We’ve tried to play Broken Sword 4 on three separate occasions to bring our reviews up to date but it is awkward, dull and downright broken in places. But now The Serpent’s Curse is here and the series has returned to its 2D roots and it is so much better for it.
Broken Sword 5 has an air of wiping the slate clean and starting again in terms of design. We now start our game back in Paris, this time in the spring at an art gallery where George is soon reunited with on and off girlfriend Nico. Here a murder takes place and a strange painting is stolen. With George now working as an exhibit insurer he picks up the case to find out what has happened to the painting, who the murderer was and why the gallery owner was killed.
The return to Paris has also seen the series return to the 2D style that worked so well with the first two games. It’s not such a hand drawn look but the graphics are really very nice and keep it traditional while also working exceptionally well in HD and making the game look fit for the PS4. The control system has also reverted back to the ‘dragging a cursor around’ variety and clicking on things with the PS4 controller doing an excellent job of mimicking a mouse.
The game also maintains the series excellent standard of voice acting and scripting with dialogue throughout feeling natural while also maintaining just the right amount of sarcasm and humour. The story itself is strong with a genuinely intriguing mystery to explore with the hints of magical MacGuffin we have come to expect.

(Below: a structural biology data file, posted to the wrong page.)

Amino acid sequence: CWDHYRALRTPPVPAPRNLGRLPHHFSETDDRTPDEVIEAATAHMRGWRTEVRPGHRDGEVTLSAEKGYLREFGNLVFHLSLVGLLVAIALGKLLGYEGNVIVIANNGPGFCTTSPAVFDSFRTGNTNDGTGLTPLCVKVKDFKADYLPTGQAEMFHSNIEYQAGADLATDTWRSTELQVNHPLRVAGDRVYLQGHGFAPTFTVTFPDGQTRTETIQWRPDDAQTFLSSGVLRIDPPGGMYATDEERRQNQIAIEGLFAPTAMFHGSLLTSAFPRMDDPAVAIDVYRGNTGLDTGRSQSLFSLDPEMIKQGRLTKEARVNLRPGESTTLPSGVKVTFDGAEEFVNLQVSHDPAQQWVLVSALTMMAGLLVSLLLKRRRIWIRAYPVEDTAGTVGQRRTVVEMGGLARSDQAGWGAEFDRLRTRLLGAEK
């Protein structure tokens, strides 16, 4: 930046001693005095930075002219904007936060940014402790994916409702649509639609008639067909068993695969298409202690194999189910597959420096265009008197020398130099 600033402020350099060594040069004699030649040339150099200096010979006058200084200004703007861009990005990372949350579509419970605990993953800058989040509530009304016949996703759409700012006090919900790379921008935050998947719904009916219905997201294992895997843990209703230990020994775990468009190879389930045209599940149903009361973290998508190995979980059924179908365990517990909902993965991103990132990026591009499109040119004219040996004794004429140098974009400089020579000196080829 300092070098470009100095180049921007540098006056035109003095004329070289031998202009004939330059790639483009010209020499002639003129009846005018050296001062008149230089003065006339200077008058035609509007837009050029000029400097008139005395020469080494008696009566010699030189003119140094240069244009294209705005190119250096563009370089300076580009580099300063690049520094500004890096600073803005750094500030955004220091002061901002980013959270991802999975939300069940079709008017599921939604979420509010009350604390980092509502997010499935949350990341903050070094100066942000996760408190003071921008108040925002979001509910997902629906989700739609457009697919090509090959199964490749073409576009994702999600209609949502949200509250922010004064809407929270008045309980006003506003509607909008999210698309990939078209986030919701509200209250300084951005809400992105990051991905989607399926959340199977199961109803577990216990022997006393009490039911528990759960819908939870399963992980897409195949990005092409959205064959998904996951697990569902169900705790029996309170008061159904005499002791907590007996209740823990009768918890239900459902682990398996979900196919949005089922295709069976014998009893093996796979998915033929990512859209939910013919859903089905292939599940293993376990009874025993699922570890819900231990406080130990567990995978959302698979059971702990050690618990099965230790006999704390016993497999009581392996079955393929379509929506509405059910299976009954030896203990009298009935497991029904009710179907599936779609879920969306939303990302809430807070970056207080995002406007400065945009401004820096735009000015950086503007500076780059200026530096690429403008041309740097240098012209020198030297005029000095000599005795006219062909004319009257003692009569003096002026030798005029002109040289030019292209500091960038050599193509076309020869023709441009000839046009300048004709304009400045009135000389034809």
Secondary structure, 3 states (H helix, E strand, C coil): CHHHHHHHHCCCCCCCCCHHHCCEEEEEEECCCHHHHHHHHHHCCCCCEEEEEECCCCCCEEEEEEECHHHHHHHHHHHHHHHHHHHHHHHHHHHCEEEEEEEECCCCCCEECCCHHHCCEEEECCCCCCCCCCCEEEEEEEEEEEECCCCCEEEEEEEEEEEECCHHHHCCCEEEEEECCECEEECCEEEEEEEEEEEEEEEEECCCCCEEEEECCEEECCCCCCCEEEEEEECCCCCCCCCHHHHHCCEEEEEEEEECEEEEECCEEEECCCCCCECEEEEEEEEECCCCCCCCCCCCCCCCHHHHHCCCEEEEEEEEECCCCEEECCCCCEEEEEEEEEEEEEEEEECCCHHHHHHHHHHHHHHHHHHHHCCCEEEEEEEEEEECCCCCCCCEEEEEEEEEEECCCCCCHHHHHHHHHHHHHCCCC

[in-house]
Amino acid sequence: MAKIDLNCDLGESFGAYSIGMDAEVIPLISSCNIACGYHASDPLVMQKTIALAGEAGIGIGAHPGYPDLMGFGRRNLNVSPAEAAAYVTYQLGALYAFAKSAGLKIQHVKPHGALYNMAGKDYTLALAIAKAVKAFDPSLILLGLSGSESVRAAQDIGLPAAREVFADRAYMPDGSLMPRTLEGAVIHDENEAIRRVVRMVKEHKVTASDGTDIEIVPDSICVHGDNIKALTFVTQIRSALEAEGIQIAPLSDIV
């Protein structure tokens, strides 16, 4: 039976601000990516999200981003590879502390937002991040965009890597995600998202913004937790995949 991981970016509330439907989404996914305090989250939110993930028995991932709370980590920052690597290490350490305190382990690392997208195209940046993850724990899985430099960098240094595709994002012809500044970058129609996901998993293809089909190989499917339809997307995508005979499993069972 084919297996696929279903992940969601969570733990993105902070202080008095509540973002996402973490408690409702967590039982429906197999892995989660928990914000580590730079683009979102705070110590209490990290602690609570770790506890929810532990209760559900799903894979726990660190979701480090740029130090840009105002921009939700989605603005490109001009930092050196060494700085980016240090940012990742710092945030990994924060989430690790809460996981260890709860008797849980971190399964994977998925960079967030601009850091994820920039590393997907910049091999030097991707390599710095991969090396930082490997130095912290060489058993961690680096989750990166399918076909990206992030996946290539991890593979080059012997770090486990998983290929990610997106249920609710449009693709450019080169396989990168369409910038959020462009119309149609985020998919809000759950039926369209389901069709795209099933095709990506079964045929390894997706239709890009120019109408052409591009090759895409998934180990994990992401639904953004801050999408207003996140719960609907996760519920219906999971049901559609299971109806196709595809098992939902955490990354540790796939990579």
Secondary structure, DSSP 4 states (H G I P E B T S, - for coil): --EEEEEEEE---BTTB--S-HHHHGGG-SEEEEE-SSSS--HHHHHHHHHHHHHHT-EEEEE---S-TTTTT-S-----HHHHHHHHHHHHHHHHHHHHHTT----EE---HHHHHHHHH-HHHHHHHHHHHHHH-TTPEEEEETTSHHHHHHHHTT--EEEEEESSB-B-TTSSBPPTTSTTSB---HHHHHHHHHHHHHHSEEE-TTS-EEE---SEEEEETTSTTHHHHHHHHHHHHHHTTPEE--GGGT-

One thing we could have done without returning are those tiny objects that require careful scanning of the screen to find. Right from the start there is something fairly well hidden. We weren’t entirely sure if it was colour-blindness that played a part or not but the option to highlight interactable objects would have been a useful addition. It’s a relatively minor point though and at least you know what to expect from games like this.
The actual puzzles are a bit of a mixed bag – though they are designed to stop you backtracking and wandering around multiple locations. Normally when you arrive in a location you can’t leave until the puzzle in the area has been completed. This is good in the fact that it allows you to focus on things with what you have to hand in the confidence there isn’t some tiny object somewhere else that you need. However, it did make us feel a bit penned in at times compared to some of the other games.
Though solid, there aren’t that many puzzles here that will remain memorable. There’s a nice one fairly early on in an art restorers loft but we found little that gave the same high as getting into the docks in Broken Sword 2 or getting the key to access the archaeological dig in the first game. Some of them are a little obscure as well – and not in the ‘use weird object to do thing’ way that these types of games are famous for. There’s also a slight over reliance on things like connecting wire puzzles and shape moving.
Overall, Broken Sword 5 is a solid return to form for the franchise. The mystery is genuinely compelling and the excellent art style and voice acting keep you interested throughout. It’s certainly not up there with the first game but it’s better than both the 3D games and gives Broken Sword 2 a fair run for its money as well. Above all else it’s a proper classic style point and click adventure and we’re glad to see it back.